Tonight, the Ayn Rand Society at UC Davis will host a discussion on the Arab Spring, and whether the Islamist tenor of much of its influence could possibly be a problem. To quote from the event's description on Facebook:
Islamists Rising in the Middle East: Where next for America?
*no signs or banners of any kind will be allowed inside the auditorium*
*no food or beverages allowed also*
A forum featuring Elan Journo, Daniel Pipes and Larry Greenfield.
Since the so-called Arab Spring, upheavals and revolutions have racked the Middle East. So far, the Islamist movement has gained not only greater prominence but also political power in Egypt and elsewhere. Amid the tumult in Egypt, the Syrian civil war, and an imminently nuclear-capable Iran, what are America's interests in the region? What's fueling the rise of Islamists, and how should we view them?
Where are things heading in the Israel-Palestinian conflict? What should America's policy be toward the region, and toward Israel in particular?
Join the panel for a discussion of these and related questions.
Why is this news? Because Muslim groups at UC Davis are hopping mad, and may end up disrupting the event. Or at least, they have been making noises that suggest as much already. An op ed in the UC Davis campus paper, the California Aggie, has already been published condemning the event in the strongest possible terms:
We, as student organizations under the UC Davis Division of Student Affairs and representative of the diverse student body, condemn the event “Islamists Rising in the Middle East: Where Next for America?” where Daniel Pipes, Elan Journo and Larry Greenfield are invited to speak. The event will take place at UC Davis on April 11 at 7 p.m. and is hosted by the UC Davis Ayn Rand Society. Pipes, Journo and Greenfield have past histories of speech that demonstrate racism and Islamophobia that clearly transgress the principles that the University of California and UC Davis are meant to embody.[...]
We acknowledge that UC Davis regards free speech as a principle of community. However, we will not support speech that is racist and has no purpose but to further ignorance throughout communities. We do not support speech that will alienate communities and legitimize stereotyping. We do not support speech that builds the very prejudice and discrimination that the University should be working against in order to foster a campus that is rich in understanding and intellectual growth.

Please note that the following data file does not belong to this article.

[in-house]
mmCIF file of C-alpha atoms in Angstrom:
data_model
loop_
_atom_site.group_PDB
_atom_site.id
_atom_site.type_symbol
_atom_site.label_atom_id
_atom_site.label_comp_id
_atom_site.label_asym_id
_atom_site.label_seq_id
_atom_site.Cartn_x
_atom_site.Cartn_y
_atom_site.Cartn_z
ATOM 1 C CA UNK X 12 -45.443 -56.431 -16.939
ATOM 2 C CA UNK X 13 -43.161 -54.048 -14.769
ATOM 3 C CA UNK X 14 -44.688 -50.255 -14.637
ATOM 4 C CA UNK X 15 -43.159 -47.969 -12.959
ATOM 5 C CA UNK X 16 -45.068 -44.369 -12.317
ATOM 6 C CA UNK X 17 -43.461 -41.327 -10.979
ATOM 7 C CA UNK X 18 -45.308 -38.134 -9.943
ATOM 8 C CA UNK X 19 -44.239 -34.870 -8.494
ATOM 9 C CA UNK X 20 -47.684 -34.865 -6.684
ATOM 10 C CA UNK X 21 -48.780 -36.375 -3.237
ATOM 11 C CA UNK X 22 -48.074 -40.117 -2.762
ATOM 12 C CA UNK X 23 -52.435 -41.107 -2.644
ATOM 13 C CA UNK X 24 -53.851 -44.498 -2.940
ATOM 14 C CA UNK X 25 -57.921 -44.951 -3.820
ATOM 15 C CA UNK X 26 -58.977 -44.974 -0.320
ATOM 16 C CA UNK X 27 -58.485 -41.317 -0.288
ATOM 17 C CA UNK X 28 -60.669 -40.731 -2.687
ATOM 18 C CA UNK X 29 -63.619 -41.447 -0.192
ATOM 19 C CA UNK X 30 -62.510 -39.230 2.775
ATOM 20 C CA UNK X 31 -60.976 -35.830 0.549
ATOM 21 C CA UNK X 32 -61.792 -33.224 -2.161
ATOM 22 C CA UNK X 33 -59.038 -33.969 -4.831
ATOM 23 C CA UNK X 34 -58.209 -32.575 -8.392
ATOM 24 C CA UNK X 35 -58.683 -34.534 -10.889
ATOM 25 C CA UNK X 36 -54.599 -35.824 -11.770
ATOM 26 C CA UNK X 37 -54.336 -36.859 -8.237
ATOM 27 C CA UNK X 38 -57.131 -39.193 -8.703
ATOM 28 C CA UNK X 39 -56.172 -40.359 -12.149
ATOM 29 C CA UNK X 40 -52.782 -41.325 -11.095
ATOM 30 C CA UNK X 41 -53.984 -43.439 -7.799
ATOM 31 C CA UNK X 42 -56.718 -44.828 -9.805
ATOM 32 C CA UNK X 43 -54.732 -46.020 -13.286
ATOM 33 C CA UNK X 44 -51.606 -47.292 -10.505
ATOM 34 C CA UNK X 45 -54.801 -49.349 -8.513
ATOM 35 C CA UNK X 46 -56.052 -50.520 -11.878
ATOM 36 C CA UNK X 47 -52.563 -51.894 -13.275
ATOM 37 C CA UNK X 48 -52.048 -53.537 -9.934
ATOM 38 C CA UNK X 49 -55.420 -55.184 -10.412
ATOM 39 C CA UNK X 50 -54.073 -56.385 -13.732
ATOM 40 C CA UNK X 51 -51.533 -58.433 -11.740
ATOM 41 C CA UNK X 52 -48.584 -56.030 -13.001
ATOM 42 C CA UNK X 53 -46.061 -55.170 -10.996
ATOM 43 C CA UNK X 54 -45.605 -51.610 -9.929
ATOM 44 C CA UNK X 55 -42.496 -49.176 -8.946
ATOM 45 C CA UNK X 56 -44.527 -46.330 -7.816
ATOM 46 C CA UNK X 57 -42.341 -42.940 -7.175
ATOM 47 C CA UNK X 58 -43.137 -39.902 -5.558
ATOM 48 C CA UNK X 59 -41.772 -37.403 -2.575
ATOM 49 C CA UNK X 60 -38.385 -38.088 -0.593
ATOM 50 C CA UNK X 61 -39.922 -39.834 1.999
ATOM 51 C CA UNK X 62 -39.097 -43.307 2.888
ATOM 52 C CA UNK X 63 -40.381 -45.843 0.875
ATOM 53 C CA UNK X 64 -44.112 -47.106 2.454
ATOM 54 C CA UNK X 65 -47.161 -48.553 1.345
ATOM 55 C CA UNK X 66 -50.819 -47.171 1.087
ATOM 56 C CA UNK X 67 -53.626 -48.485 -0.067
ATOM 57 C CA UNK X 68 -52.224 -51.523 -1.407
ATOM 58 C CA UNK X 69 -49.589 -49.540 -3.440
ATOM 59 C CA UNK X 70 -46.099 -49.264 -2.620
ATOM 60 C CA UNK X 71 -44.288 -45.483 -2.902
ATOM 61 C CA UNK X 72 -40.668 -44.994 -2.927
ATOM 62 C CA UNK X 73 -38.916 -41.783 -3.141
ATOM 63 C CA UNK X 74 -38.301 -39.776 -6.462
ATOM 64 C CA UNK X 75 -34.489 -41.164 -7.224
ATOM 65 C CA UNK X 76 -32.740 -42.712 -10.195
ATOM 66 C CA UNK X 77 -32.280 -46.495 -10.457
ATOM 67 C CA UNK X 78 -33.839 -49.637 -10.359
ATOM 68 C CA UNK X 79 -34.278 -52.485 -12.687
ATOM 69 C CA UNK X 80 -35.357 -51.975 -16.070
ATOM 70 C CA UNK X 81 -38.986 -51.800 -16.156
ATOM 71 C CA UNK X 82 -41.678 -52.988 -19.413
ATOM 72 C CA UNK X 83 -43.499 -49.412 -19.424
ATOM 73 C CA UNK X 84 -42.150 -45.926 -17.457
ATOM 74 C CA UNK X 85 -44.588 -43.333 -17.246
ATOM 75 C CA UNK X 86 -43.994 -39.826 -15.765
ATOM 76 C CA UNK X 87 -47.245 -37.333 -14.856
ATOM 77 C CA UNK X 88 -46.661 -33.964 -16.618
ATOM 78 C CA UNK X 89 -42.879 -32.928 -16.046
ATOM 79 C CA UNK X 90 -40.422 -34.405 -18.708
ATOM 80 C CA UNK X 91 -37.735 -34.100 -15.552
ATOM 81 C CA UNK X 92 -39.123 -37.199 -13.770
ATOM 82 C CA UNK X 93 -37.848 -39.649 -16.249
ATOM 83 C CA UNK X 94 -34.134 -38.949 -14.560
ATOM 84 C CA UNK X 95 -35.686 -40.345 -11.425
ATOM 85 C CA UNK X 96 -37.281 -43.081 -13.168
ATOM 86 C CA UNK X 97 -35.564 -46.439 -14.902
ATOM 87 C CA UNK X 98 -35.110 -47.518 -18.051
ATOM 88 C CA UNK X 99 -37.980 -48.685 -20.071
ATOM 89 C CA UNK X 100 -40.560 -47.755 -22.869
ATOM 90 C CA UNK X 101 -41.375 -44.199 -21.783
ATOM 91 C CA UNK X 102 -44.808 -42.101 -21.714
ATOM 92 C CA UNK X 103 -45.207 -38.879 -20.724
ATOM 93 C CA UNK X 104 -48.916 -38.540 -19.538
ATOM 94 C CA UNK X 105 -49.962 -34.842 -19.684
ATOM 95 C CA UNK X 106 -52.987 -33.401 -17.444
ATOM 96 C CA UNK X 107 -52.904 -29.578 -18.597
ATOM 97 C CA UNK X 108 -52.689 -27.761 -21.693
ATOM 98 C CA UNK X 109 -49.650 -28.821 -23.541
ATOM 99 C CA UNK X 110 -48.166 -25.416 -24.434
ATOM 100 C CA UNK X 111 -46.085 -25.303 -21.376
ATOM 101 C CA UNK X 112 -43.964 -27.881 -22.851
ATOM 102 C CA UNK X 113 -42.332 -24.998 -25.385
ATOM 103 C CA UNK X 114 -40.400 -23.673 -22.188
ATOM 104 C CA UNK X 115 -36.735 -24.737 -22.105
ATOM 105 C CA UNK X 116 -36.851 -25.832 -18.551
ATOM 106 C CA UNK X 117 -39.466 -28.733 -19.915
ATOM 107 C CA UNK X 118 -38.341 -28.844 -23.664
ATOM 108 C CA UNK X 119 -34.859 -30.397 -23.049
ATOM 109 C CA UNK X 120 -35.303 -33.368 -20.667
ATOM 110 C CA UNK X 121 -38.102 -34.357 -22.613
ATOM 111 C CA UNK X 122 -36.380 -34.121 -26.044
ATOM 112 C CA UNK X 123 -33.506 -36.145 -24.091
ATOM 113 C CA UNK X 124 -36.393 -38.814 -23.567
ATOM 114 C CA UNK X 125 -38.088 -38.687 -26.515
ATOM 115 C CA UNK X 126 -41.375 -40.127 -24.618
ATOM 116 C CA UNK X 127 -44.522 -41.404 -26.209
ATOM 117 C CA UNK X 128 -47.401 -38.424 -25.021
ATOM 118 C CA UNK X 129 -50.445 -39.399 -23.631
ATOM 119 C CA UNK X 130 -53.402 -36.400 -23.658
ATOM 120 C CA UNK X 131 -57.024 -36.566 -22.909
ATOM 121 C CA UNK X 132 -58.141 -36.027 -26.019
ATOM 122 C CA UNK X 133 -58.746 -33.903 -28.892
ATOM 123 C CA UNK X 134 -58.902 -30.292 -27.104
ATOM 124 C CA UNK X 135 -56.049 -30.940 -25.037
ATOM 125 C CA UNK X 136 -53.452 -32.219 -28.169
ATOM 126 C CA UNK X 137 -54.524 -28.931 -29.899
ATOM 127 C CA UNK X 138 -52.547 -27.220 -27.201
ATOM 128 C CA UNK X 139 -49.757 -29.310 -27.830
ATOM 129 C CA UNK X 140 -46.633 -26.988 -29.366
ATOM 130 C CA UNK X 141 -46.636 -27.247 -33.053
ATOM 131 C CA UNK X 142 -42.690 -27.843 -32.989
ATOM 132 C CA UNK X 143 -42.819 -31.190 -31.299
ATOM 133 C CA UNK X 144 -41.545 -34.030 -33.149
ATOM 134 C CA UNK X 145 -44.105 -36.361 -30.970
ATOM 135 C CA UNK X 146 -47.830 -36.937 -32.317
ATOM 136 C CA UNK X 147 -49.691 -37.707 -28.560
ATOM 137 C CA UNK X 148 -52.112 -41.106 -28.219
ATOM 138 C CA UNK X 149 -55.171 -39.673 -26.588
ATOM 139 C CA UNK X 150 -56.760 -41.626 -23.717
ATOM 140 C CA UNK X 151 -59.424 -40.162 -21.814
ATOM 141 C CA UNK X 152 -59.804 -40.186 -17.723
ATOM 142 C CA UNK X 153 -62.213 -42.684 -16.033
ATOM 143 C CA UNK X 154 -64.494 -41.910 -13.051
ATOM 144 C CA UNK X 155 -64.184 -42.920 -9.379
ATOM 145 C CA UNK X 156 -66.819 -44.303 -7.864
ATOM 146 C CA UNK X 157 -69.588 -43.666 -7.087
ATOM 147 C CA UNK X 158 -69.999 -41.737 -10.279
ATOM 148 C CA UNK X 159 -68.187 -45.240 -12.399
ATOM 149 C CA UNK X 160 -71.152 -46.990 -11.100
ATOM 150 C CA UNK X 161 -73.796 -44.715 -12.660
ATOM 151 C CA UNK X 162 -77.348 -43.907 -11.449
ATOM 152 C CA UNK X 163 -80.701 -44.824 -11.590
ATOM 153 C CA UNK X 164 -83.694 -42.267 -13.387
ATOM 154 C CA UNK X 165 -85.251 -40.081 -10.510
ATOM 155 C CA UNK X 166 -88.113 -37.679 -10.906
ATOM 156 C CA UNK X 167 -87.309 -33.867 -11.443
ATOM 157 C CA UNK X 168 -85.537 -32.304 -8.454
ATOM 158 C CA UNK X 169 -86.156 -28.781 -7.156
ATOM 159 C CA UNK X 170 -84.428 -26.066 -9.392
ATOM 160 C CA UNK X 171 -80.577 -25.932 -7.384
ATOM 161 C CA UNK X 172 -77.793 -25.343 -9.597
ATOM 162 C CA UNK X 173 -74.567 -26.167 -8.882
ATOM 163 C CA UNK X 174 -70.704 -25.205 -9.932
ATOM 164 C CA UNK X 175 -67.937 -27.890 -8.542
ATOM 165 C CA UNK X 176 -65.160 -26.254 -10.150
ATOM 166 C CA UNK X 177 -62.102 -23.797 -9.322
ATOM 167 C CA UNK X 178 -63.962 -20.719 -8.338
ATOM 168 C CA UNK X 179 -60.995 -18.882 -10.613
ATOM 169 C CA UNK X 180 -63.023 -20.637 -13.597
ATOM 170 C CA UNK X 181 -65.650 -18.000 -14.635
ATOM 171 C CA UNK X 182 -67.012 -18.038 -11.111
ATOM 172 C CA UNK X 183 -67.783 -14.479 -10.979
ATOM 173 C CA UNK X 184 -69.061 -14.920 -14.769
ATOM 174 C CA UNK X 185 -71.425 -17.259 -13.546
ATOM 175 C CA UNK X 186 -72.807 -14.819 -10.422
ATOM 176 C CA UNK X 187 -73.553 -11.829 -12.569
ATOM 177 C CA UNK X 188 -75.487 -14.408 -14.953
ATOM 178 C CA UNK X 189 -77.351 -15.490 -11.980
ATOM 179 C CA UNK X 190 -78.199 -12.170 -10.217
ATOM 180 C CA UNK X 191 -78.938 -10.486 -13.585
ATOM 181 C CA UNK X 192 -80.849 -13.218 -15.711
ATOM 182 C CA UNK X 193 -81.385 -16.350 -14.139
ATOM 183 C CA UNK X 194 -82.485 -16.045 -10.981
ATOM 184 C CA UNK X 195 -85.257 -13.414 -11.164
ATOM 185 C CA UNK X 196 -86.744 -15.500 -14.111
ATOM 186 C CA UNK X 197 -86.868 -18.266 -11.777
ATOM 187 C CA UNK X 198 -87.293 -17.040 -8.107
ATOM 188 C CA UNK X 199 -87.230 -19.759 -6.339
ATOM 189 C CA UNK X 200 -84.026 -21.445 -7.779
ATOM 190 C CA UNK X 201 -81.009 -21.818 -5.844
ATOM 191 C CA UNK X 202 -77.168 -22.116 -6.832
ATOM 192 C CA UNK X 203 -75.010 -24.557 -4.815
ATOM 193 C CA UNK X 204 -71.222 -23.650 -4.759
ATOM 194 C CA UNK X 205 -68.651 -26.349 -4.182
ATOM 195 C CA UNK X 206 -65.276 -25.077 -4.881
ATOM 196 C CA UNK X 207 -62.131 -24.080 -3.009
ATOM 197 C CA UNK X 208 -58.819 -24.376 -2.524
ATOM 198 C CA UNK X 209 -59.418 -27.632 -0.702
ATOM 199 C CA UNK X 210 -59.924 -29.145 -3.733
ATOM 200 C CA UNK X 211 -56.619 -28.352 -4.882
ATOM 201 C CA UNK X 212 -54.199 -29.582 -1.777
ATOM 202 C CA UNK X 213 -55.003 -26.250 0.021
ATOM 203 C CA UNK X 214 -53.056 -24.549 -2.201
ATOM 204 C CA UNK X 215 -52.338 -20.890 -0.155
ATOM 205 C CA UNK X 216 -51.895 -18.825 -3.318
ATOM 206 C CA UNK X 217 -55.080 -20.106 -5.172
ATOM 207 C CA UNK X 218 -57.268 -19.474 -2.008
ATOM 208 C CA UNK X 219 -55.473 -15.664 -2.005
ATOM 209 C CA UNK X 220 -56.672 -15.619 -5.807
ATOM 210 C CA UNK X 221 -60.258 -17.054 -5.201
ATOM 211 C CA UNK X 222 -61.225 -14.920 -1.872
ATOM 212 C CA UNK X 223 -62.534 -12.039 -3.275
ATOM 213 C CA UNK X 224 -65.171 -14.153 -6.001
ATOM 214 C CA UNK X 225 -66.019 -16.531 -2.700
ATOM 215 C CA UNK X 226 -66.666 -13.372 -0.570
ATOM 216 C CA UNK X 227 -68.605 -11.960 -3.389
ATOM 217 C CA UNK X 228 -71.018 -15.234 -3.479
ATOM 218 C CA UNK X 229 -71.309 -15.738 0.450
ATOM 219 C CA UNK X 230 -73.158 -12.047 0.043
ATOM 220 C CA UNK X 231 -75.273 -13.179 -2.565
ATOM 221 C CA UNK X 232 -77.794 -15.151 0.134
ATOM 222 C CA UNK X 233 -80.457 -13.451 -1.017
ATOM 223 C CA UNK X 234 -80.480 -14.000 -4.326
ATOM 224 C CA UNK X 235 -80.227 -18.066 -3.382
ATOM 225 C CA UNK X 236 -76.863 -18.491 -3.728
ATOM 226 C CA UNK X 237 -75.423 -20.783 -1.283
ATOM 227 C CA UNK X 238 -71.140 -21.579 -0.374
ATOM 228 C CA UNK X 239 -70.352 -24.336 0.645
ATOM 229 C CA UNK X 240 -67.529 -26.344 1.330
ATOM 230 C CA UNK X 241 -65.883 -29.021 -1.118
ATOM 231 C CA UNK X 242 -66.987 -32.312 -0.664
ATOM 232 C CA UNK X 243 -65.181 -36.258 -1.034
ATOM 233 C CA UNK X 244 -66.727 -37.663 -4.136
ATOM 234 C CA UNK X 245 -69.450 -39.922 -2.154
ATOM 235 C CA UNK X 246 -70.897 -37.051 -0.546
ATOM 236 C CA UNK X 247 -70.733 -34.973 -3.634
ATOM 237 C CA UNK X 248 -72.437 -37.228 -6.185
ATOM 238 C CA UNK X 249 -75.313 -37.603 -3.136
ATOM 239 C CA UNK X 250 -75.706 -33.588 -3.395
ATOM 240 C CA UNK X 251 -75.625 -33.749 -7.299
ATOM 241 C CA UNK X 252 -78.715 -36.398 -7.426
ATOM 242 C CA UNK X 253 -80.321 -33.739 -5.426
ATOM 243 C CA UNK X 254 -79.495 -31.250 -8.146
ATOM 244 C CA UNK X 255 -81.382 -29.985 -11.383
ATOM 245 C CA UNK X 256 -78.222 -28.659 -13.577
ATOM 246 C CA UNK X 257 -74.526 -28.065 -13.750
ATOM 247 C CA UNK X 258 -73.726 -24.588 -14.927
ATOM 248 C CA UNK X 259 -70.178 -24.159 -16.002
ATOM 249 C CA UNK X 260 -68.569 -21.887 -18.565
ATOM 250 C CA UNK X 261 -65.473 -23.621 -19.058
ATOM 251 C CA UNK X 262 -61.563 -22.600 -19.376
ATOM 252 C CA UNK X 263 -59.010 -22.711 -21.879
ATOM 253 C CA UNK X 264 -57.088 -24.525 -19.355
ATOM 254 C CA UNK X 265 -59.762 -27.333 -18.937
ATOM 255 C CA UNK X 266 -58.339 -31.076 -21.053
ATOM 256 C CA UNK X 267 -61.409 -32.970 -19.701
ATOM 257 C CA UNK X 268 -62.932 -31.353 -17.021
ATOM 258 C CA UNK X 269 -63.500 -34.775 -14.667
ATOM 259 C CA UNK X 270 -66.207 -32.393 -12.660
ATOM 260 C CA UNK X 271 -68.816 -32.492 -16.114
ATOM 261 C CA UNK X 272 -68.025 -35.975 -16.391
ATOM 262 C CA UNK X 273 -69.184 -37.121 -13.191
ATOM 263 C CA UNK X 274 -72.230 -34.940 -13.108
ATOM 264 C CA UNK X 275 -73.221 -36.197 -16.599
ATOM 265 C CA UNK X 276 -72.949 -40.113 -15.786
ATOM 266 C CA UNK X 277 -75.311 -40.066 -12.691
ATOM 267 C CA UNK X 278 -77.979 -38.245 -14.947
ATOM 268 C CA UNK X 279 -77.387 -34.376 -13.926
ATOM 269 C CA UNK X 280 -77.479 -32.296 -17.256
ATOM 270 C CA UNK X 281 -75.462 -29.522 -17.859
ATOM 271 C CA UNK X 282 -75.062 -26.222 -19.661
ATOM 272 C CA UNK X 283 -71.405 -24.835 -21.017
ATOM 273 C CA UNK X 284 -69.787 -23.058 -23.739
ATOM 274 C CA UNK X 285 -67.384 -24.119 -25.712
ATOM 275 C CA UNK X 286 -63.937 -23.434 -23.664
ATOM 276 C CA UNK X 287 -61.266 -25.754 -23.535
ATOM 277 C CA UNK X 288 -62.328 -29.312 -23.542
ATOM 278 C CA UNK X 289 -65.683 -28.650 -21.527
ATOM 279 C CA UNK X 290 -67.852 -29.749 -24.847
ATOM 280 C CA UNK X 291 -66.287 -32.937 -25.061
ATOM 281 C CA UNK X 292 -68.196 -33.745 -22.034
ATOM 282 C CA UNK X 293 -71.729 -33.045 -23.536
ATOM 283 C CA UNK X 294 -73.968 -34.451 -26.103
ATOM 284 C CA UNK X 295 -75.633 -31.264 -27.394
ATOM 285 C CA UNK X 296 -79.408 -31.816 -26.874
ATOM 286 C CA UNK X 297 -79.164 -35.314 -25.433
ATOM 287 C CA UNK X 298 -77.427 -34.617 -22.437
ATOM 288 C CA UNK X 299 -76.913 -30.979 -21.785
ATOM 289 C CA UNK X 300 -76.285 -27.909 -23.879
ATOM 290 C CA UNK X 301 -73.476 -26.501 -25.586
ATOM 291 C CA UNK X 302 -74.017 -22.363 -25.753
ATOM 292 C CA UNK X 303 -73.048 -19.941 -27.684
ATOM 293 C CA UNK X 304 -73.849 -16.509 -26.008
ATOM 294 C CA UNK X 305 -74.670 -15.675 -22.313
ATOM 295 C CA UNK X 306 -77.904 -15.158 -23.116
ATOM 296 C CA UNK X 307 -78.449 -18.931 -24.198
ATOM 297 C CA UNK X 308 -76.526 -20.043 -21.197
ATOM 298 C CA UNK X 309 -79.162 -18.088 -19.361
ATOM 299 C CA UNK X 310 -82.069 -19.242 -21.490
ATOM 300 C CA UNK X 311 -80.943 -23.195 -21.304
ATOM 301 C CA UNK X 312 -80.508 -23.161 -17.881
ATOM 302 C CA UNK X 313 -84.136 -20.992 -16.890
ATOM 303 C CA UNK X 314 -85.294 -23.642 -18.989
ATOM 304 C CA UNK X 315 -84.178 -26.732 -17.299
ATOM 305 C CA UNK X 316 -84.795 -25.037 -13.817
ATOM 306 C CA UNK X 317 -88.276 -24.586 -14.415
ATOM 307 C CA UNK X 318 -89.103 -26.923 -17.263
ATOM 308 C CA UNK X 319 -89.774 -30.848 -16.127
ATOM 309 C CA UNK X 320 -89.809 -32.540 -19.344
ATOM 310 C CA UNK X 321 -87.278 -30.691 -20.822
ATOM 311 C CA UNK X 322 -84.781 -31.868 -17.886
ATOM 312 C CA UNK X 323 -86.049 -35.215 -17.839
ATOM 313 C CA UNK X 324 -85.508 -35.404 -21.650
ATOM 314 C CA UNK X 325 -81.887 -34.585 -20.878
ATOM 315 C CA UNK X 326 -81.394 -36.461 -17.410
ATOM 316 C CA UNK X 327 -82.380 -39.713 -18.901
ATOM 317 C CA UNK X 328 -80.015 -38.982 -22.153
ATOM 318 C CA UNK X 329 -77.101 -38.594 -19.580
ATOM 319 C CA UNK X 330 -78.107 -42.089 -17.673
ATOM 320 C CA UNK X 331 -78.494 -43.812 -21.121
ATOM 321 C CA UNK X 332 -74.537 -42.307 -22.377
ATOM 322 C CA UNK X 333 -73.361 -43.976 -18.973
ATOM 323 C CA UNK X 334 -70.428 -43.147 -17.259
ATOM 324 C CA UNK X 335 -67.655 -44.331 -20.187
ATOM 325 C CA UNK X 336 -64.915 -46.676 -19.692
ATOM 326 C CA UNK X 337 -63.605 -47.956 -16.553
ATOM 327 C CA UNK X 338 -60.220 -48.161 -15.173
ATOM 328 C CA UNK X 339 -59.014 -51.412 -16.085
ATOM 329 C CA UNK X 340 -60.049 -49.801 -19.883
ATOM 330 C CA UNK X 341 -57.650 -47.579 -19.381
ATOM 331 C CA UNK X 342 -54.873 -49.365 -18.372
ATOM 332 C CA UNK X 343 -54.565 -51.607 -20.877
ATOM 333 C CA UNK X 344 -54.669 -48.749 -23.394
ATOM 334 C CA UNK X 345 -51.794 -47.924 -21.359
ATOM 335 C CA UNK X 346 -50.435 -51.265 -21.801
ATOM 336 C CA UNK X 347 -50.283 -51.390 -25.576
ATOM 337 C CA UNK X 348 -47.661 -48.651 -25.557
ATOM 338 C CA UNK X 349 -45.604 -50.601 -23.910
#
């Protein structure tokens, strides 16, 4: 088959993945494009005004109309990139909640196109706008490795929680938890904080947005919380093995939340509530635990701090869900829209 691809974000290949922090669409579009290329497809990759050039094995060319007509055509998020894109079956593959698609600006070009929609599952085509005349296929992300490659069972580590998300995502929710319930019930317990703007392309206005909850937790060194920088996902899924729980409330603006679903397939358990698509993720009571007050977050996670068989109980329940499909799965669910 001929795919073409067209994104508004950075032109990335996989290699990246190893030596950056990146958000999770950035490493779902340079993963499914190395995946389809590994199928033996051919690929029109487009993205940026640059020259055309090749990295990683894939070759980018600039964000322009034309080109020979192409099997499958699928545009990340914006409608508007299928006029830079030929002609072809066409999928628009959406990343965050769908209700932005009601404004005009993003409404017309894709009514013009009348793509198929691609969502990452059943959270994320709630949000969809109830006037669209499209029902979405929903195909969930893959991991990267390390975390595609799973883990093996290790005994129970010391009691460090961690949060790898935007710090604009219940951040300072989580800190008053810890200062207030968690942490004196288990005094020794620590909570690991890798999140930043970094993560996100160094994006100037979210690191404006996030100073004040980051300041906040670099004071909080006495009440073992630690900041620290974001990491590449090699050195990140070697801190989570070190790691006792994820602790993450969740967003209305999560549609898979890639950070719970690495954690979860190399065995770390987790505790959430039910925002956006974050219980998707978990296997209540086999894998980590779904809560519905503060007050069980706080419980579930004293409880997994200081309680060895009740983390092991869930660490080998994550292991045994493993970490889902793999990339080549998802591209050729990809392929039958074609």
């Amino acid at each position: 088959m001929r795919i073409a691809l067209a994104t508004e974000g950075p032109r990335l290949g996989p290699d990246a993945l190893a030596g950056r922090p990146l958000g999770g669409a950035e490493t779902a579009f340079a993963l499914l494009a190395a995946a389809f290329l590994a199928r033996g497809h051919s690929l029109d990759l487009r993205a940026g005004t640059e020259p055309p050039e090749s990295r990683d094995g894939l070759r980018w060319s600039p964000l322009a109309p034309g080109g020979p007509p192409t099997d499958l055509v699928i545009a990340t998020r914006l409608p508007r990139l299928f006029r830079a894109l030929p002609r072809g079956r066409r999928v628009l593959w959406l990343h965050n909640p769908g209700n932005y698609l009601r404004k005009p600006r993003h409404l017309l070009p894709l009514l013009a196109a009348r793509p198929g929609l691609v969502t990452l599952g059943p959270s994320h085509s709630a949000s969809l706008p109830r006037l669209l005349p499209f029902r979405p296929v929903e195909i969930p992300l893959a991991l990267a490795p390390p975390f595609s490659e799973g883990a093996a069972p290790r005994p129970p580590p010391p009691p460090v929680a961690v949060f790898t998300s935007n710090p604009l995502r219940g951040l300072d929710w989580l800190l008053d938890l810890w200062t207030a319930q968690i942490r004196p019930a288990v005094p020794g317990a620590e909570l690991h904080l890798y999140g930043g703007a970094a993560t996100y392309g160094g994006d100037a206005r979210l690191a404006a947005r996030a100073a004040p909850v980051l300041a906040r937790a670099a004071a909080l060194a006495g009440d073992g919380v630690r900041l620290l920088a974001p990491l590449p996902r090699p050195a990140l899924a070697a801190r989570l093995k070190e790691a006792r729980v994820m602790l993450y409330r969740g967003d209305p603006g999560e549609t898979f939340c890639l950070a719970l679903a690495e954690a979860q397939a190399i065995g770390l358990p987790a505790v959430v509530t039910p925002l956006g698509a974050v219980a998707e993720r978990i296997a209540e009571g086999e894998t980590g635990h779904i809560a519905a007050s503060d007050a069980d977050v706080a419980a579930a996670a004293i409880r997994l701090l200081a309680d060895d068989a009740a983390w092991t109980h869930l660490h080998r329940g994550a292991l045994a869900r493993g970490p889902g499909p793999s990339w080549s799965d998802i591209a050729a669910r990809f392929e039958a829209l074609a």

Thus, as the University acknowledges “historical and deep-rooted understandings and biases” in our current society, we expect, by extension, it will acknowledge that the ideologies being furthered by the speakers serve to perpetuate the irrational fear and “othering” of Islam and Muslims (Islamophobia) which have material implications on the safety and sense of belonging of our peers.
We expect the University will follow its own protocols and sanctions, which include the confrontation and rejection of such hate speech that is “based on race, ethnicity, gender, age, disability, sexual orientation, religious or political beliefs.” (Principles of Community)
The University’s neutral stance against such speech has allowed it to tear at the fabric of our community and is detrimental to the very principles that UC Davis strives to accomplish. We expect the University to take a stance against such hate speech.
Meanwhile, the event's Facebook page has been besieged with angry comments. A small sample follows:
The Ayn Rand Society, however, is not taking this lying down, nor are the guests. Elan Journo, one of the guests, told TheBlaze in an email that he was counting on University Security to keep the problems to a minimum.
"We are putting our trust in the university and its security team uphold the freedom of speech of the panelists in the face of any disruptors," Journo told TheBlaze. "It is ludicrous, if it were not so sad, that public discussion of the Islamist movement is somehow a taboo. This is the ideological movement behind al Qaeda, Taliban, Muslim Brotherhood and Iran. Surely the more people learn about it, the better."
And as to those who may protest Journo has nothing but contempt for them. "The "Arab Spring" pushed open the door for Islamic totalitarian groups hostile to America. Some in the West want to play that down and muzzle open discussion of Islamic totalitarianism. Whose side are such apologists on--freedom of speech or Islamic dictatorship?"
One presumes that if there is a protest or a larger problem tonight, Journo's question may be answered quite forcefully.